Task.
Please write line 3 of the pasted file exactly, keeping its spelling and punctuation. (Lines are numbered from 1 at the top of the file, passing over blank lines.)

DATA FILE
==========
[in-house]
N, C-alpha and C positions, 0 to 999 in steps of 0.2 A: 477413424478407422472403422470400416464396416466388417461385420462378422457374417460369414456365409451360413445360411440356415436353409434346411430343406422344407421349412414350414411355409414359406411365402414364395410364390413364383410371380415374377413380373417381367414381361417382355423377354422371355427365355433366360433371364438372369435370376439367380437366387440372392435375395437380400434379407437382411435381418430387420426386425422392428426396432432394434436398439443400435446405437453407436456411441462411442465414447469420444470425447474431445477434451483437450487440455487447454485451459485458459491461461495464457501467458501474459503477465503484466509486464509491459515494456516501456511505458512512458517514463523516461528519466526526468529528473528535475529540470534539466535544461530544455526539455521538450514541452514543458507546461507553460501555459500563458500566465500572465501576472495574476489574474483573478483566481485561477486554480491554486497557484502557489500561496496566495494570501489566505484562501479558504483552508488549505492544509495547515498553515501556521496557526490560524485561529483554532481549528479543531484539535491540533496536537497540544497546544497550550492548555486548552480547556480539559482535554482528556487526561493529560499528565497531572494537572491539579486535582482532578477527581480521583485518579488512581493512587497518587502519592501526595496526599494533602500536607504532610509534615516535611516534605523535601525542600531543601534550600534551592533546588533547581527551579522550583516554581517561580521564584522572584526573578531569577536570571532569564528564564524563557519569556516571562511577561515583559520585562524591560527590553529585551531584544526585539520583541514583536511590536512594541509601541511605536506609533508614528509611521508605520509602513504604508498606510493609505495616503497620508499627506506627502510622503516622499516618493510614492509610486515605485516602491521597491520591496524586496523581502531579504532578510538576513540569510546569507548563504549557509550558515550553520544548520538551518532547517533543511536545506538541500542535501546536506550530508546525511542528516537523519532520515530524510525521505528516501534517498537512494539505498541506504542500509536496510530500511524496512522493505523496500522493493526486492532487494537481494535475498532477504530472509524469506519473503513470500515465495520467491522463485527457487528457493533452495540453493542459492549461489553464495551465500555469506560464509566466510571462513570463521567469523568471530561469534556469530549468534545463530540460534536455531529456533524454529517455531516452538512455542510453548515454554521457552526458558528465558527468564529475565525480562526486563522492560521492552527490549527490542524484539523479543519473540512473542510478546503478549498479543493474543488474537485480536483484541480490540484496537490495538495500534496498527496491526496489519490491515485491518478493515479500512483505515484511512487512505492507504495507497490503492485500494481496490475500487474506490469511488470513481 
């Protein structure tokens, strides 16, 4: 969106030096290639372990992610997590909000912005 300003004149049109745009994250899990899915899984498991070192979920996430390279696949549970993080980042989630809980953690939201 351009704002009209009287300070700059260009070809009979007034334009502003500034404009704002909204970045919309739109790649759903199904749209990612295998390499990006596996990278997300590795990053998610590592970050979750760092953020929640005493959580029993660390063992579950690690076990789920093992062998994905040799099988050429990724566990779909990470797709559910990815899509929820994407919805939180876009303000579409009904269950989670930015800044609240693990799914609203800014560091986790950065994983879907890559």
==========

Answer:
């Protein structure tokens, strides 16, 4: 969106030096290639372990992610997590909000912005 300003004149049109745009994250899990899915899984498991070192979920996430390279696949549970993080980042989630809980953690939201 351009704002009209009287300070700059260009070809009979007034334009502003500034404009704002909204970045919309739109790649759903199904749209990612295998390499990006596996990278997300590795990053998610590592970050979750760092953020929640005493959580029993660390063992579950690690076990789920093992062998994905040799099988050429990724566990779909990470797709559910990815899509929820994407919805939180876009303000579409009904269950989670930015800044609240693990799914609203800014560091986790950065994983879907890559």